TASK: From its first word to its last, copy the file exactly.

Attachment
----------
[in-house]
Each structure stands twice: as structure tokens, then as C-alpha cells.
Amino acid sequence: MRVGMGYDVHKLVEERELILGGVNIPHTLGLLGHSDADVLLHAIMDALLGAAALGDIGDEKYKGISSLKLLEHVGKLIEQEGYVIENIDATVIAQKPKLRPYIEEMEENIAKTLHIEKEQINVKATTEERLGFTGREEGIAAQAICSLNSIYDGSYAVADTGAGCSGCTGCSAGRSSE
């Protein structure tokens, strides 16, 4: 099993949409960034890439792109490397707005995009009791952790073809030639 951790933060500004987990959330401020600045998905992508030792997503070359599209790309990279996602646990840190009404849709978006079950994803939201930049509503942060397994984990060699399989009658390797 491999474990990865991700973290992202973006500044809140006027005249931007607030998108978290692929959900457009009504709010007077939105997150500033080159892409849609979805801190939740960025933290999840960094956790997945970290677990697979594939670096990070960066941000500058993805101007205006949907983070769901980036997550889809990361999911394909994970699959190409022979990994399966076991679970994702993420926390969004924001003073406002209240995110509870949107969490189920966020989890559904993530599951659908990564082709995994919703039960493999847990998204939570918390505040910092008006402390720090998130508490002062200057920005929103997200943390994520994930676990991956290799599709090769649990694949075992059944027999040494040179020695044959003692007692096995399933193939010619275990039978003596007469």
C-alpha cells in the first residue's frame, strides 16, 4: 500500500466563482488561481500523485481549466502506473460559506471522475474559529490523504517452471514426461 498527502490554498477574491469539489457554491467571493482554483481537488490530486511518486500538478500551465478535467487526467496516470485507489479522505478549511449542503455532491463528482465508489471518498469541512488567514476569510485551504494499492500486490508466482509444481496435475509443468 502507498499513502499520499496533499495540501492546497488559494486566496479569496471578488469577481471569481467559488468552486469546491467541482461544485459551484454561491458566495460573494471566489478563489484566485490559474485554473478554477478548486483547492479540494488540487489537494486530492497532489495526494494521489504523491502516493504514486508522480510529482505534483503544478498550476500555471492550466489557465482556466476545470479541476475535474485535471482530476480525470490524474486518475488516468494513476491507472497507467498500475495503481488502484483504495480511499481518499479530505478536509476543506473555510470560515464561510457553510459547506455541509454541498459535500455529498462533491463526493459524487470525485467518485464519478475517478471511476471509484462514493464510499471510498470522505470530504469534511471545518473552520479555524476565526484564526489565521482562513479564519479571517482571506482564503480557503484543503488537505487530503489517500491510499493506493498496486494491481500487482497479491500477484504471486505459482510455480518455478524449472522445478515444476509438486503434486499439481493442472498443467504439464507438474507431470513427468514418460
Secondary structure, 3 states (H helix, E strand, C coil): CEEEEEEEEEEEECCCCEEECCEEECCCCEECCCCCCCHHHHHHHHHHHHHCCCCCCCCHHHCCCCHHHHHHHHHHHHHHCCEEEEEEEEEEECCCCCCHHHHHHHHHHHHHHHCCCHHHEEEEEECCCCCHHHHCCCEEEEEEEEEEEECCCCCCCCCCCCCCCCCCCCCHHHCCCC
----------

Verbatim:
[in-house]
Each structure stands twice: as structure tokens, then as C-alpha cells.
Amino acid sequence: MRVGMGYDVHKLVEERELILGGVNIPHTLGLLGHSDADVLLHAIMDALLGAAALGDIGDEKYKGISSLKLLEHVGKLIEQEGYVIENIDATVIAQKPKLRPYIEEMEENIAKTLHIEKEQINVKATTEERLGFTGREEGIAAQAICSLNSIYDGSYAVADTGAGCSGCTGCSAGRSSE
């Protein structure tokens, strides 16, 4: 099993949409960034890439792109490397707005995009009791952790073809030639 951790933060500004987990959330401020600045998905992508030792997503070359599209790309990279996602646990840190009404849709978006079950994803939201930049509503942060397994984990060699399989009658390797 491999474990990865991700973290992202973006500044809140006027005249931007607030998108978290692929959900457009009504709010007077939105997150500033080159892409849609979805801190939740960025933290999840960094956790997945970290677990697979594939670096990070960066941000500058993805101007205006949907983070769901980036997550889809990361999911394909994970699959190409022979990994399966076991679970994702993420926390969004924001003073406002209240995110509870949107969490189920966020989890559904993530599951659908990564082709995994919703039960493999847990998204939570918390505040910092008006402390720090998130508490002062200057920005929103997200943390994520994930676990991956290799599709090769649990694949075992059944027999040494040179020695044959003692007692096995399933193939010619275990039978003596007469």
C-alpha cells in the first residue's frame, strides 16, 4: 500500500466563482488561481500523485481549466502506473460559506471522475474559529490523504517452471514426461 498527502490554498477574491469539489457554491467571493482554483481537488490530486511518486500538478500551465478535467487526467496516470485507489479522505478549511449542503455532491463528482465508489471518498469541512488567514476569510485551504494499492500486490508466482509444481496435475509443468 502507498499513502499520499496533499495540501492546497488559494486566496479569496471578488469577481471569481467559488468552486469546491467541482461544485459551484454561491458566495460573494471566489478563489484566485490559474485554473478554477478548486483547492479540494488540487489537494486530492497532489495526494494521489504523491502516493504514486508522480510529482505534483503544478498550476500555471492550466489557465482556466476545470479541476475535474485535471482530476480525470490524474486518475488516468494513476491507472497507467498500475495503481488502484483504495480511499481518499479530505478536509476543506473555510470560515464561510457553510459547506455541509454541498459535500455529498462533491463526493459524487470525485467518485464519478475517478471511476471509484462514493464510499471510498470522505470530504469534511471545518473552520479555524476565526484564526489565521482562513479564519479571517482571506482564503480557503484543503488537505487530503489517500491510499493506493498496486494491481500487482497479491500477484504471486505459482510455480518455478524449472522445478515444476509438486503434486499439481493442472498443467504439464507438474507431470513427468514418460
Secondary structure, 3 states (H helix, E strand, C coil): CEEEEEEEEEEEECCCCEEECCEEECCCCEECCCCCCCHHHHHHHHHHHHHCCCCCCCCHHHCCCCHHHHHHHHHHHHHHCCEEEEEEEEEEECCCCCCHHHHHHHHHHHHHHHCCCHHHEEEEEECCCCCHHHHCCCEEEEEEEEEEEECCCCCCCCCCCCCCCCCCCCCHHHCCCC